Matches (33)
BAN v NZ (1)
SA v WI (A tour) (1)
WI v IRE (EME) (1)
Abu Dhabi T10 (6)
Legends League (2)
NZ v PAK (W) (1)
Hazare Trophy (18)
WI v ENG (1)
IND v ENG (W) (1)
AUS v PAK (1)
Match Analysis

Zimbabwe's challenge: play Raza and Williams at the top or let them marshal the middle?

The answer might depend on whether they are looking for short-term gains or if they have a bigger picture in mind

Sidharth Monga
Sidharth Monga
Sikander Raza and Sean Williams kept India at bay for a brief while  •  AFP/Getty Images

Sikander Raza and Sean Williams kept India at bay for a brief while  •  AFP/Getty Images

Sikandar Raza and Sean Williams are the best batters in this Zimbabwe XI. Not just now. They have been among the best over the last ten years. Brendan Taylor, Hamilton Masakadza, Craig Ervine and Elton Chigumbura haven't played - or didn't play - as much as them in this period.
Raza and Williams are also the most experienced batters in this Zimbabwe side.
Now, in a top side, in normal conditions that ODIs are played in, it would be admirable for the two senior batters to take up the most difficult role in 50-overs games: when the field goes out, when the ball becomes soft, and scoring becomes difficult.
Zimbabwe, however, are a side that has been struggling for runs from the top order. Even during their two superb chases of 291 and 304 against Bangladesh, they got off to abysmal starts. They have had scores of 31 for 4, 31 for 4, 18 for 4, 49 for 4, 6 for 2, 42 for 4 and 47 for 2 in their last seven ODIs. The early-morning starts and the movement for the first hour or so during this series have further compounded their top-order problems.
India's new-ball spells in both matches - aided by the movement available to them - have been top-notch. It is not hard to imagine more accomplished batters getting out to what was on offer. Zimbabwe's problems, though, have extended to contests against Bangladesh and Afghanistan too.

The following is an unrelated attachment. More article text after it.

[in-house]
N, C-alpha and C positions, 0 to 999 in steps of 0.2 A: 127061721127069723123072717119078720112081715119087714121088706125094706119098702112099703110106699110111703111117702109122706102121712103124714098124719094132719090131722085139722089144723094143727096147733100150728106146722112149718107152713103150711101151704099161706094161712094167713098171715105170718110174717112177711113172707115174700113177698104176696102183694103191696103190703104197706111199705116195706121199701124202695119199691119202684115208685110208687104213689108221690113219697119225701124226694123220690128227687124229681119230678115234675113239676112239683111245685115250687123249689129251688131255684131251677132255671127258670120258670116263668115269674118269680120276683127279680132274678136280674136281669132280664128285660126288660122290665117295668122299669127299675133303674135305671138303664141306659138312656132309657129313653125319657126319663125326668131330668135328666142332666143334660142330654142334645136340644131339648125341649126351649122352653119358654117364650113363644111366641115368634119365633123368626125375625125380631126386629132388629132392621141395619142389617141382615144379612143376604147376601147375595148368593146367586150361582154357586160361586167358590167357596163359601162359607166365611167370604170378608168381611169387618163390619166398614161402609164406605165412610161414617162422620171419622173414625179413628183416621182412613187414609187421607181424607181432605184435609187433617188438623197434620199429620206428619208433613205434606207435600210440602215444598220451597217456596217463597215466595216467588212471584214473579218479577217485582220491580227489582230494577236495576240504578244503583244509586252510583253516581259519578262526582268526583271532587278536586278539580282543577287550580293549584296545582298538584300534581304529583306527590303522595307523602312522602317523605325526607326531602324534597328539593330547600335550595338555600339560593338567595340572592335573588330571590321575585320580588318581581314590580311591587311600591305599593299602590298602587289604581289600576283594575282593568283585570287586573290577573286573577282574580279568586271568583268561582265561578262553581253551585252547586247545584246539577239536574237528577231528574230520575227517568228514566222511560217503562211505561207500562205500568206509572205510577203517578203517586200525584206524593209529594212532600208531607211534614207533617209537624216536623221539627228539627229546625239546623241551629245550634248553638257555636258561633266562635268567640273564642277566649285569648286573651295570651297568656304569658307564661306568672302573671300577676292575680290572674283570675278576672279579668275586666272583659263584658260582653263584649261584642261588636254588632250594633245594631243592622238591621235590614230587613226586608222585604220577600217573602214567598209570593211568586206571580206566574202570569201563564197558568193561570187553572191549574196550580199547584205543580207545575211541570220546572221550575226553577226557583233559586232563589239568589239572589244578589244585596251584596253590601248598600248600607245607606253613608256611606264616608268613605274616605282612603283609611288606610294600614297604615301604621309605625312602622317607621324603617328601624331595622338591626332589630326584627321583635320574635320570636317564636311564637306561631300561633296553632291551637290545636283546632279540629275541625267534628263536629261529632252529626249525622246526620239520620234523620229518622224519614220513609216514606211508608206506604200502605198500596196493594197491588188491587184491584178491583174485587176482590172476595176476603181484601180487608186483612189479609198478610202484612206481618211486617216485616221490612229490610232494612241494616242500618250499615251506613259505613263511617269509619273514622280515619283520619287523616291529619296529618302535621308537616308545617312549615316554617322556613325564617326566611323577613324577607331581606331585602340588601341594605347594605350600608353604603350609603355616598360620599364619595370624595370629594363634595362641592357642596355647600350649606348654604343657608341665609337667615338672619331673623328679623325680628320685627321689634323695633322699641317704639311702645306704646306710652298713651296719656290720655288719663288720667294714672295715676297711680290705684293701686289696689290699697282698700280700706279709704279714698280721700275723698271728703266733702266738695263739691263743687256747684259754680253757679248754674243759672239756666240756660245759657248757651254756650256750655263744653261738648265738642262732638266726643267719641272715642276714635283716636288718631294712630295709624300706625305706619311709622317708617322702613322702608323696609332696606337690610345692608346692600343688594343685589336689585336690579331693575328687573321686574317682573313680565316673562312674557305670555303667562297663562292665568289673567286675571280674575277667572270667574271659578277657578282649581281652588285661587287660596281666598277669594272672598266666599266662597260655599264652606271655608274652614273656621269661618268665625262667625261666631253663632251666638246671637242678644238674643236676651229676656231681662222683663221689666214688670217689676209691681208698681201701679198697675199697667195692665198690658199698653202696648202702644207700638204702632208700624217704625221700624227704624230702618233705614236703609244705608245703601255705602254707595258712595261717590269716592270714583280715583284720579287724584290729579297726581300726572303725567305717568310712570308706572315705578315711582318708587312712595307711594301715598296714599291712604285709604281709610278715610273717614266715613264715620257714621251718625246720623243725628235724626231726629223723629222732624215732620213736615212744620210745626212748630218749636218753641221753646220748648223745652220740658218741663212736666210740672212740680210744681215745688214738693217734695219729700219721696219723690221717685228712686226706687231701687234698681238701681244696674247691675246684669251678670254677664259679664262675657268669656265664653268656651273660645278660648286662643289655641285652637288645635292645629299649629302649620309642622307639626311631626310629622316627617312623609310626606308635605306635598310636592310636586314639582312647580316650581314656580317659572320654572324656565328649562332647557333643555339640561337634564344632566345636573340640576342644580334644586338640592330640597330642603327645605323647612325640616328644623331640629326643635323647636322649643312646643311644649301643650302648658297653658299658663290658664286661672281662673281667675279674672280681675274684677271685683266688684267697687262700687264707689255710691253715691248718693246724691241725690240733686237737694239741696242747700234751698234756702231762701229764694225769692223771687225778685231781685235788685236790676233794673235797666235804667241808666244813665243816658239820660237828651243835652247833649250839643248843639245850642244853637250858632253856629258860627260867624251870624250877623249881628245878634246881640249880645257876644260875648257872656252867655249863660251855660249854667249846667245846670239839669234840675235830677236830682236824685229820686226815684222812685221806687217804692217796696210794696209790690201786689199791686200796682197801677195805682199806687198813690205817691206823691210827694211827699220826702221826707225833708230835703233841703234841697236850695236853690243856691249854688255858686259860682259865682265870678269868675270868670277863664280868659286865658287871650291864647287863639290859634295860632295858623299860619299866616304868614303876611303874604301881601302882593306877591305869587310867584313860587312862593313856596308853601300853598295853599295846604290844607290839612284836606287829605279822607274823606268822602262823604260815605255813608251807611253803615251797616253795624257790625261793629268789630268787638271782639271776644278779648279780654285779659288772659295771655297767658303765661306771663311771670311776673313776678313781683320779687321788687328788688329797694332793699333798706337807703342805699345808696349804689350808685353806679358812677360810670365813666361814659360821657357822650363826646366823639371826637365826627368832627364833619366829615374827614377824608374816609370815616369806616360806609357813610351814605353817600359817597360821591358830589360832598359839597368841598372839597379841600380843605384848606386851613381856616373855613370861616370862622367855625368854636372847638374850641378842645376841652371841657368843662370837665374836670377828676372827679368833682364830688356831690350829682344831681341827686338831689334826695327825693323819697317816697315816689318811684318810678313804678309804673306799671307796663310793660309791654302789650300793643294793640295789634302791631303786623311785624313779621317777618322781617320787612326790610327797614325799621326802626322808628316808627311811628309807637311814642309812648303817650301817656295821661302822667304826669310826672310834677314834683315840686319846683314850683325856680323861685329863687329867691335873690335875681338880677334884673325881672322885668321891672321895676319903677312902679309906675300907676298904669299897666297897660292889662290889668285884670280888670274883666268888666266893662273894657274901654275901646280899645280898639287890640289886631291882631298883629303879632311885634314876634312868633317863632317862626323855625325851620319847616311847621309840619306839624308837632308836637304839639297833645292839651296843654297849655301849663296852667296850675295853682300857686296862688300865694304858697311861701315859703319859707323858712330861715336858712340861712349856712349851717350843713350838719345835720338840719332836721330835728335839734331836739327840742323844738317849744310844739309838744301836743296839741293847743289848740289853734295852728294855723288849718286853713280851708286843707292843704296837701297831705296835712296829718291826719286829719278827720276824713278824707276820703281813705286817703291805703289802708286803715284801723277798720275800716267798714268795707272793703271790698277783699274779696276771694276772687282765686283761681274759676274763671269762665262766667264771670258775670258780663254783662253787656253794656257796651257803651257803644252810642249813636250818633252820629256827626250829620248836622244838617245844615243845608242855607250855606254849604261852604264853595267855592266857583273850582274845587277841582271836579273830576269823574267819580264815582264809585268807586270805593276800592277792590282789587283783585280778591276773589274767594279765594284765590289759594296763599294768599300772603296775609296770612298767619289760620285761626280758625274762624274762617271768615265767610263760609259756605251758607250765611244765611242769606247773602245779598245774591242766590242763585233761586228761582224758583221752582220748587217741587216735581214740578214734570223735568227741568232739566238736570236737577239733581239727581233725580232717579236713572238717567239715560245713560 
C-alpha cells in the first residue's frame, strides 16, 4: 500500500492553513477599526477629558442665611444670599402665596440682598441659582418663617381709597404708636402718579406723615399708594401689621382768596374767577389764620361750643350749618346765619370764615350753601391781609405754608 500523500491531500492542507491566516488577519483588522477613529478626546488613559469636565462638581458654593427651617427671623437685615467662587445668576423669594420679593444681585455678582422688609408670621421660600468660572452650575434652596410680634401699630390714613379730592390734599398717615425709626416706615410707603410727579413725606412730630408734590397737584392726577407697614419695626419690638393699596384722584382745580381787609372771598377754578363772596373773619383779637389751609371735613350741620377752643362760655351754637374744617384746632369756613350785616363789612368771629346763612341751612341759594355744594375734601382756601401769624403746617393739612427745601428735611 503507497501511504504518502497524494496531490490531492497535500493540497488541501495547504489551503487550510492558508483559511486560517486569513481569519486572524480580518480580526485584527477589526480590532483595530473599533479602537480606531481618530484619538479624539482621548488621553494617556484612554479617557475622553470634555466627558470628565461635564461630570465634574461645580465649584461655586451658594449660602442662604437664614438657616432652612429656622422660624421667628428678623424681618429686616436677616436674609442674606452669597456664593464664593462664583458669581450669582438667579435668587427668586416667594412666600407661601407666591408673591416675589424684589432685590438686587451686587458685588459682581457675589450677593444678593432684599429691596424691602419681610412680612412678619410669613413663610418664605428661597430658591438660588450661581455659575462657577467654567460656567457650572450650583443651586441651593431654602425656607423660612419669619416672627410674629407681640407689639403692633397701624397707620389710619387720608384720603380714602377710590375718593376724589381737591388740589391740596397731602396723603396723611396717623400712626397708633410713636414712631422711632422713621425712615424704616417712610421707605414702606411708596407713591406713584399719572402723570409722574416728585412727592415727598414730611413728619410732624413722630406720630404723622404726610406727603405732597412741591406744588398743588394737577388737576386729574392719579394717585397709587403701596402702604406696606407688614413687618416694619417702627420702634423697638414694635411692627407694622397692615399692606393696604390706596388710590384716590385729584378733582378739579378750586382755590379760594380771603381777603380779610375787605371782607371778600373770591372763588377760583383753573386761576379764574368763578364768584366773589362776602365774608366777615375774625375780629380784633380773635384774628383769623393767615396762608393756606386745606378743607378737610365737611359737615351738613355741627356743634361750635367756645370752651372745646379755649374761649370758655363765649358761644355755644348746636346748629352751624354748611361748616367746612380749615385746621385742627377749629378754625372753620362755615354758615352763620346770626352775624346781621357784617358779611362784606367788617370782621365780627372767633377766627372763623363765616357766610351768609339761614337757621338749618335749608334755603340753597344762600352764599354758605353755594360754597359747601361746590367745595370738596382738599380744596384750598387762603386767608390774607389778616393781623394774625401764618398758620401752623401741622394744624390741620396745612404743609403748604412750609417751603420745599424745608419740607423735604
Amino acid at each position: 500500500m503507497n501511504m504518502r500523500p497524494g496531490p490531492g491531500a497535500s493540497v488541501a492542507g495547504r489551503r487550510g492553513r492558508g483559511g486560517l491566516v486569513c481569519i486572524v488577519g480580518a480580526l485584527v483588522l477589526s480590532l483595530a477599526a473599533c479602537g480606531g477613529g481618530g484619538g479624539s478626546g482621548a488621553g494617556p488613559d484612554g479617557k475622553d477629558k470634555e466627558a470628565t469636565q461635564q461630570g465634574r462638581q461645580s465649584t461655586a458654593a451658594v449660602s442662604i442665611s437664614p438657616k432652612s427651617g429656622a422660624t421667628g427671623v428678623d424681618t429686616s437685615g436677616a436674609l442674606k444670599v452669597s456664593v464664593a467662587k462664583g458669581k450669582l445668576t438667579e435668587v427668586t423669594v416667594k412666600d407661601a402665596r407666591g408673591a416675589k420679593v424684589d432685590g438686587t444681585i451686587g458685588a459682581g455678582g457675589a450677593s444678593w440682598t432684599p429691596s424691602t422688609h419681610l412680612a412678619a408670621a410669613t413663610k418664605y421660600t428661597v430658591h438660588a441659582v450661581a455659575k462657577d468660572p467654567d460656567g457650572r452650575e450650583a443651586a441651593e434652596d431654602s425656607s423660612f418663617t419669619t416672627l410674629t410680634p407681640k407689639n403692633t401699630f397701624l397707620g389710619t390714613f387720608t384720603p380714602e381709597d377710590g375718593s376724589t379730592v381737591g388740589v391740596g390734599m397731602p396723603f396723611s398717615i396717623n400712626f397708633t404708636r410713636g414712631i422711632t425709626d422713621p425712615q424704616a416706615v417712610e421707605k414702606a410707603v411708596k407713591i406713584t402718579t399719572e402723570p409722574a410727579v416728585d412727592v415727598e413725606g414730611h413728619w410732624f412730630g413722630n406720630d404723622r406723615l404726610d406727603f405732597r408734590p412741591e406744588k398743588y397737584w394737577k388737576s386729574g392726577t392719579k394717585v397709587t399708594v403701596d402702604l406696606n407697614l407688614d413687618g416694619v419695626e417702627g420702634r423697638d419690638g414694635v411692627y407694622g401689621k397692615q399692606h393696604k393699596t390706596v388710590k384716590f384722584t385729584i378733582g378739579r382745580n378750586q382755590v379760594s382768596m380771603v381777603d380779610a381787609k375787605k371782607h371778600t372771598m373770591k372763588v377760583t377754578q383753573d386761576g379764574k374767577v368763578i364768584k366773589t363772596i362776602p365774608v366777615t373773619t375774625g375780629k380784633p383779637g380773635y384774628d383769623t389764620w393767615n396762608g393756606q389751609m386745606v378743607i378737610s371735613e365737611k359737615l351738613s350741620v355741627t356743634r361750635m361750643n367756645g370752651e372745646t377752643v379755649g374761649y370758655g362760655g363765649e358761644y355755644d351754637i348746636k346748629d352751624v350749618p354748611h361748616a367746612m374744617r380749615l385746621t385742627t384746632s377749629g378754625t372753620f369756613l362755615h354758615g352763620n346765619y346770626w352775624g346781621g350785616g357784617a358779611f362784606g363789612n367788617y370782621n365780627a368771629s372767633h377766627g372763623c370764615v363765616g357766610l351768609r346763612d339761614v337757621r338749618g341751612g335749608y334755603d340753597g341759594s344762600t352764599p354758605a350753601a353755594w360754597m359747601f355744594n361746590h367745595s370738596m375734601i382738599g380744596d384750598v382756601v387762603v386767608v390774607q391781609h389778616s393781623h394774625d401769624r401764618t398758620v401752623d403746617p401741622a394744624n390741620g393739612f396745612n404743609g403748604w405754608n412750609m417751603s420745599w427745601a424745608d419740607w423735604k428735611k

You watch from outside and the first thing you notice is that their best batters are batting too low. Always firefighting with little left after them. In such a situation and these conditions, you wonder if it would pay to have one or both of your best batters take charge and bat in the top order and let the newer batters ease themselves into international cricket. Right now, in these conditions, top three is the more difficult place to bat. There is more impact to be made there.
However, it is not as straightforward as that. You can see why Zimbabwe might want to have some meat down the order. They don't want to be in a position where if their best batters get out to the new ball, the rest just fold. They will point to the two chases against Bangladesh where the presence of quality down the order helped them recover.
It can also be argued that what is at the top is the future of Zimbabwe cricket, and Raza and Williams were even being moved on before Dave Houghton took over as the coach. So pushing them up is not the long-term solution Zimbabwe are looking for. To make them bat out of position can be counterproductive. Raza last batted in the top three in List A cricket in 2015, and Williams in 2019.
It is a difficult to be a decision-maker. Houghton recently told ESPNcricinfo that if you pick ten other best cricketers from among the domestic franchises, the ability will be hardly any different. So it is perhaps for the best that they stick with the guys who are struggling so that they can learn from their experience and be part of long-term solutions.
Then again, it is tempting to wonder what if one of the two seniors were batting with them before it got to 29 for 3.

Sidharth Monga is an assistant editor at ESPNcricinfo